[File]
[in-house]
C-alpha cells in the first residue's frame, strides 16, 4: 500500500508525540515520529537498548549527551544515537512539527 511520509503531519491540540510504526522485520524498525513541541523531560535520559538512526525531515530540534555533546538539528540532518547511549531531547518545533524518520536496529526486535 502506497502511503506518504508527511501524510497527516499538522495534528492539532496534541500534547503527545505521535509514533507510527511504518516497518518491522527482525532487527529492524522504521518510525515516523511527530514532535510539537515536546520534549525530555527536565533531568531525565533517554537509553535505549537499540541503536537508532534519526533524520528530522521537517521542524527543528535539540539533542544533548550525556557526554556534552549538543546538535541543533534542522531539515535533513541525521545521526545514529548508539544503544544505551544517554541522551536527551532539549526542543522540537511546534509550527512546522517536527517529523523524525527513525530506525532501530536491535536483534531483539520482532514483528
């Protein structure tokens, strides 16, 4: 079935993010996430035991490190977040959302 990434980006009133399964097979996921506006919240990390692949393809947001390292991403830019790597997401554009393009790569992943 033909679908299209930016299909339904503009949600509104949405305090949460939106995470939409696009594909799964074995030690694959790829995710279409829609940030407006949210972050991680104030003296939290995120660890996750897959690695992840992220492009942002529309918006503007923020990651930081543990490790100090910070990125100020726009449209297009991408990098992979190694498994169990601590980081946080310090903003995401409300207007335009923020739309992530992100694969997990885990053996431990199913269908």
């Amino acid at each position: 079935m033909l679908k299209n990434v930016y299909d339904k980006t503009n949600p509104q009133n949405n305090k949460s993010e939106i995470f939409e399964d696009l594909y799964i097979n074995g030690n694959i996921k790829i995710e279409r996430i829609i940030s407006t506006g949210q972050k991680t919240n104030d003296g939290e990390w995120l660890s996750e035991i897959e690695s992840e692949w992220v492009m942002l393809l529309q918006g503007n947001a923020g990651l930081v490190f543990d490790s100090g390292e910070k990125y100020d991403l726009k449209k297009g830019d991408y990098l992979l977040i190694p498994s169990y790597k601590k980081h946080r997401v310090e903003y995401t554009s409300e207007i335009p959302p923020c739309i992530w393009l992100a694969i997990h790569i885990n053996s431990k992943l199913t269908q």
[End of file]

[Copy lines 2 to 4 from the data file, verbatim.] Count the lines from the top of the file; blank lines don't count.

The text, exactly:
C-alpha cells in the first residue's frame, strides 16, 4: 500500500508525540515520529537498548549527551544515537512539527 511520509503531519491540540510504526522485520524498525513541541523531560535520559538512526525531515530540534555533546538539528540532518547511549531531547518545533524518520536496529526486535 502506497502511503506518504508527511501524510497527516499538522495534528492539532496534541500534547503527545505521535509514533507510527511504518516497518518491522527482525532487527529492524522504521518510525515516523511527530514532535510539537515536546520534549525530555527536565533531568531525565533517554537509553535505549537499540541503536537508532534519526533524520528530522521537517521542524527543528535539540539533542544533548550525556557526554556534552549538543546538535541543533534542522531539515535533513541525521545521526545514529548508539544503544544505551544517554541522551536527551532539549526542543522540537511546534509550527512546522517536527517529523523524525527513525530506525532501530536491535536483534531483539520482532514483528
């Protein structure tokens, strides 16, 4: 079935993010996430035991490190977040959302 990434980006009133399964097979996921506006919240990390692949393809947001390292991403830019790597997401554009393009790569992943 033909679908299209930016299909339904503009949600509104949405305090949460939106995470939409696009594909799964074995030690694959790829995710279409829609940030407006949210972050991680104030003296939290995120660890996750897959690695992840992220492009942002529309918006503007923020990651930081543990490790100090910070990125100020726009449209297009991408990098992979190694498994169990601590980081946080310090903003995401409300207007335009923020739309992530992100694969997990885990053996431990199913269908």
């Amino acid at each position: 079935m033909l679908k299209n990434v930016y299909d339904k980006t503009n949600p509104q009133n949405n305090k949460s993010e939106i995470f939409e399964d696009l594909y799964i097979n074995g030690n694959i996921k790829i995710e279409r996430i829609i940030s407006t506006g949210q972050k991680t919240n104030d003296g939290e990390w995120l660890s996750e035991i897959e690695s992840e692949w992220v492009m942002l393809l529309q918006g503007n947001a923020g990651l930081v490190f543990d490790s100090g390292e910070k990125y100020d991403l726009k449209k297009g830019d991408y990098l992979l977040i190694p498994s169990y790597k601590k980081h946080r997401v310090e903003y995401t554009s409300e207007i335009p959302p923020c739309i992530w393009l992100a694969i997990h790569i885990n053996s431990k992943l199913t269908q």